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Thread: Determining Base Exposure for Cyanotype

  1. #1

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    Determining Base Exposure for Cyanotype

    Does anyone have any suggestions on finding the base exposure printing time?

    I'm trying to find the minimum time for max black as the first step in a more controlled cyanotype process. The method I am following is outlined here:
    https://www.timlaytonfineart.com/blo...contact-prints

    The other method involves using a Stouffer step wedge which I do not have not do can I readily purchase one.

    The print are made using Pictorico OHP film. Paper is Canson Montval with original chemistry.

    I am not getting the results that I was hoping for. Adding exposure past 20 minutes does not result in a darker "black". And the black under the OHP film does not match the black without film.

    A photo of the test strips is attached.

    Any help is greatly appreciated!
    Click image for larger version. 

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  2. #2

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    Re: Determining Base Exposure for Cyanotype

    So your base exposure is 20 minutes. I think you're confusing two issues: one is to get the highest dmax from the process itself, and the other is determining the minimum exposure to get that dmax.

    Absolute dmax with cyanotype depends on a variety of factors, including (but not necessarily an exhaustive list):
    * Exposure obviously
    * The ratio in which both chemicals are mixed
    * The time between coating and exposure / the humidity of the paper upon exposure
    * The paper used (very important variable)
    * The washing after exposure and any chemicals added to aid clearing of remaining iron salts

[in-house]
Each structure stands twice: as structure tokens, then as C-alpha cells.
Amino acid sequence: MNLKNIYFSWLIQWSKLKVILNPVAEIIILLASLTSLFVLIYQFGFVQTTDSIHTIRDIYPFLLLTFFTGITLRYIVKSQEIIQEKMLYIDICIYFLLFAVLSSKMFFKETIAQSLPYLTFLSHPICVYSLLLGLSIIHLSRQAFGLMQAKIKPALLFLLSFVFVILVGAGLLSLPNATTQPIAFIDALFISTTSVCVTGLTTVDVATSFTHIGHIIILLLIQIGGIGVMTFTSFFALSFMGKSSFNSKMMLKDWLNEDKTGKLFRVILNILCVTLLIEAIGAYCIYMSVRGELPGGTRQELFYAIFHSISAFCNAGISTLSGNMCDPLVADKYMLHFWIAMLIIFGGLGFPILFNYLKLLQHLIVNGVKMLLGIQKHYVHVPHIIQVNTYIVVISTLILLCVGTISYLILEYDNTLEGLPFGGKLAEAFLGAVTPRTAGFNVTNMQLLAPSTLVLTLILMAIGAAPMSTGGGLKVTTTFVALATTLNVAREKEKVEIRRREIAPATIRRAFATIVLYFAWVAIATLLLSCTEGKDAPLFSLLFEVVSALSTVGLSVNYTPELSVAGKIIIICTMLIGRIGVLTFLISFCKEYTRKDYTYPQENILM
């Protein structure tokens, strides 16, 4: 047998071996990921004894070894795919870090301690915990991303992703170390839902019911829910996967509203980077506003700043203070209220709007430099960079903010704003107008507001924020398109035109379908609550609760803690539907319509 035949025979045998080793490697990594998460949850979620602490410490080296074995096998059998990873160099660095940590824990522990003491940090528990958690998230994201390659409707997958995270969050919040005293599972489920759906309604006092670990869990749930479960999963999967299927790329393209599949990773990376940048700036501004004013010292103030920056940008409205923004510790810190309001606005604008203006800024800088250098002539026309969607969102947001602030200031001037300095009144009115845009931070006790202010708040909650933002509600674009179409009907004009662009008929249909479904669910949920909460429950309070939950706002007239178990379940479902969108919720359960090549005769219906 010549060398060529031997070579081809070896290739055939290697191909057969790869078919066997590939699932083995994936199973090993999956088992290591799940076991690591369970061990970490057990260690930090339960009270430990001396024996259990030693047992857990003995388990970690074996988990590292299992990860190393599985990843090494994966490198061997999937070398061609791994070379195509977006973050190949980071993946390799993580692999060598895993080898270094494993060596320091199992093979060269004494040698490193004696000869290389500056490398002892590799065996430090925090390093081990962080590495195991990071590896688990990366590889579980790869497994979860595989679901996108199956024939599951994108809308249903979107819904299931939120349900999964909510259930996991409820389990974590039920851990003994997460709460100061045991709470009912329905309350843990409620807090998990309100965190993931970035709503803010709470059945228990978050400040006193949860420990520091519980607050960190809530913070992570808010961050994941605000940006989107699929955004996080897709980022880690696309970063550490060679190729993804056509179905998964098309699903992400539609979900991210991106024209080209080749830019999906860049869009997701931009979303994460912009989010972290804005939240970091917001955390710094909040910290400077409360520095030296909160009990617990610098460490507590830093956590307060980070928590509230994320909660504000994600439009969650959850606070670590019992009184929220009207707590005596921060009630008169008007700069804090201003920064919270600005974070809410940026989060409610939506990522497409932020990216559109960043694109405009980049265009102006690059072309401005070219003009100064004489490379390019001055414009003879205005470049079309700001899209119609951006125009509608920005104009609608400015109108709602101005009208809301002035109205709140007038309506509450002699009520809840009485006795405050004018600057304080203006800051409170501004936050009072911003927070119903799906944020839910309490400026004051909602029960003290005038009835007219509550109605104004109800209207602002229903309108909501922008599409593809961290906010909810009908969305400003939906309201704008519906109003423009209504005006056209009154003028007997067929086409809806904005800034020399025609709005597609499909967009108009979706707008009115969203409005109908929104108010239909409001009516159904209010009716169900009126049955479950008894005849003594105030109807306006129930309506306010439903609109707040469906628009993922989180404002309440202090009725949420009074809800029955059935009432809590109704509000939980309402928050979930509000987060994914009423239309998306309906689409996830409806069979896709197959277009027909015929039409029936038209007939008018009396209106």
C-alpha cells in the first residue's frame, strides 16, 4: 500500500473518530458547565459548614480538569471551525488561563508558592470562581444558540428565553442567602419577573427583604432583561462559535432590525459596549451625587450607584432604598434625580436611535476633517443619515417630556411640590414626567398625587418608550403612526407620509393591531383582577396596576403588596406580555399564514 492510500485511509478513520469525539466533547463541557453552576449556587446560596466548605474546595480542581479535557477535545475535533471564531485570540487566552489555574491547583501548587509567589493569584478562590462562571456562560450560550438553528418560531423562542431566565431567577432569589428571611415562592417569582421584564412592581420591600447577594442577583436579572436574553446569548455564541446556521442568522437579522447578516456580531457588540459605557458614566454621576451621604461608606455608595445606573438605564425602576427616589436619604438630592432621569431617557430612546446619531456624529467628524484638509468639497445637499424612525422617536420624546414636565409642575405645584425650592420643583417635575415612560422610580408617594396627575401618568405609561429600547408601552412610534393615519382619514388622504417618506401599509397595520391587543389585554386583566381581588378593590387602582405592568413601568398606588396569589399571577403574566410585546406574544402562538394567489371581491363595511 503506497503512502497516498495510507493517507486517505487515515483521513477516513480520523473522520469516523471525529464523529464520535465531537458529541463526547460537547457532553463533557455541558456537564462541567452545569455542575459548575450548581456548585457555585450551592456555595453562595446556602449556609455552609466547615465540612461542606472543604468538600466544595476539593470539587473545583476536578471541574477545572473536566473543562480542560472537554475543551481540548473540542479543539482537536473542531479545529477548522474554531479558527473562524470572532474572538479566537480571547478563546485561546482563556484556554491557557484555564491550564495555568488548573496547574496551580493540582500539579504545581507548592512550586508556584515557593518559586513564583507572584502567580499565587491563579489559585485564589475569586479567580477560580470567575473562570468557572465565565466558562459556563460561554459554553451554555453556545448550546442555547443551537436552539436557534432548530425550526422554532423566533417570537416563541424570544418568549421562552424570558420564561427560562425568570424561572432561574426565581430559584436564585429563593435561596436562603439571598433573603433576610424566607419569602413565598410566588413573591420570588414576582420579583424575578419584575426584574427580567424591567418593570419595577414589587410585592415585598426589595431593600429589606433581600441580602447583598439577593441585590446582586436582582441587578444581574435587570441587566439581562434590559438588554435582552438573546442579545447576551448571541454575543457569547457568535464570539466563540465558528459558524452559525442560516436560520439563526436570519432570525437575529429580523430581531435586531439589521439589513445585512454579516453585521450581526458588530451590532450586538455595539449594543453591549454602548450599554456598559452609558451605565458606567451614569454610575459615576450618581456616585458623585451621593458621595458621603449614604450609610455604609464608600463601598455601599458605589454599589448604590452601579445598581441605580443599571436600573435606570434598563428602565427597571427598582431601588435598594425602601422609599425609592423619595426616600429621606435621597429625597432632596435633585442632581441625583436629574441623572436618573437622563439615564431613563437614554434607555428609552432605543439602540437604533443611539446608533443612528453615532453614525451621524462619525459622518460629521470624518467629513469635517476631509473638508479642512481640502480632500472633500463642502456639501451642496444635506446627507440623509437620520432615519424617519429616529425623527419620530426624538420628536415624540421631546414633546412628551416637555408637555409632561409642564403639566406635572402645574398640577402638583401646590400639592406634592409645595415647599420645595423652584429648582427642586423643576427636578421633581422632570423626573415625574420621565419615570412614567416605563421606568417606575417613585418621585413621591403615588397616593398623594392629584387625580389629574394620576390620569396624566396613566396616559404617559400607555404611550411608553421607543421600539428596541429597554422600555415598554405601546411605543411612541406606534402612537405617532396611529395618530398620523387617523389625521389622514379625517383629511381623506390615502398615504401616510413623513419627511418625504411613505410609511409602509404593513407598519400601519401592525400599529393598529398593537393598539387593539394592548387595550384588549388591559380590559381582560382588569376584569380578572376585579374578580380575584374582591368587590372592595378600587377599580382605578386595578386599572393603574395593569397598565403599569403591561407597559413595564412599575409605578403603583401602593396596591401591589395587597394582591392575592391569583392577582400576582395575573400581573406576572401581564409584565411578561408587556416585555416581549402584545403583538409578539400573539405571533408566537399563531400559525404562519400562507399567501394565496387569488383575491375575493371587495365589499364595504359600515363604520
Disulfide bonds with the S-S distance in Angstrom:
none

* The use of hydrogen peroxide as a quick oxidizer to immediately achieve dmax
    * Drying time/aging of the print
    If you follow the many recipes/manuals online to the letter, then look for a paper that will give you the best dmax and tonality. All papers respond differently to the process and even though classic cyanotype tends to work well with many papers, there still are differences particularly in dmax.
    Some people use a final rinse with a few drops of hydrogen peroxide added to the water to immediately boost the tone to a deeper color. The same happens after drying the print and letting it rest for about 24 hours, but to shorten this time drastically, the peroxide route is sometimes chosen. However, I (and others have reported the same) have the impression that the print doesn't quite reach the same dmax when peroxide is used compared to a non-rapidly oxidized print. So when peroxide is not used, absolute dmax is only reached about a day after the print is made.

    Note also that cyanotype never reaches absolute black. At best, you get a really, really deep blue that approaches black, but doesn't quite reach it.

  3. #3
    Randy's Avatar
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    Re: Determining Base Exposure for Cyanotype

    As Koraks said - I just don't think it is possible to get a cyanotype exposure that will be as dark as the black you can get with a silver print.
    https://dl.dropboxusercontent.com/u/52893762/bigger4b.jpg

  4. #4
    おせわに なります! Andrew O'Neill's Avatar
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    Re: Determining Base Exposure for Cyanotype

    I do the test strip printing through the overhead material. Take the time that gives the most density. Use that time to print your step wedge. Adjust the amount of ink being laid to get a good step wedge. I use QTR.

  5. #5

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    Re: Determining Base Exposure for Cyanotype

    By "black" I did mean max blue.

    I've identified some other problems with my process.
    1. It's the rainy season where I am which means that humidity is very high. Can't do much about it. Will have to wait for the rains to stop.
    2. The water from my taps is very hard. I'm going to try a initial bath of distilled water with a little white vinegar.

  6. #6

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    Re: Determining Base Exposure for Cyanotype

    Try a pinch of citric acid instead of vinegar. It's more effective in clearing the print since citric acid is a chelating agent, and I find the resulting hue more attractive than with vinegar. Vinegar yields more of a cool blue, whereas citric acid tends to make a slightly warmer, royal blue.

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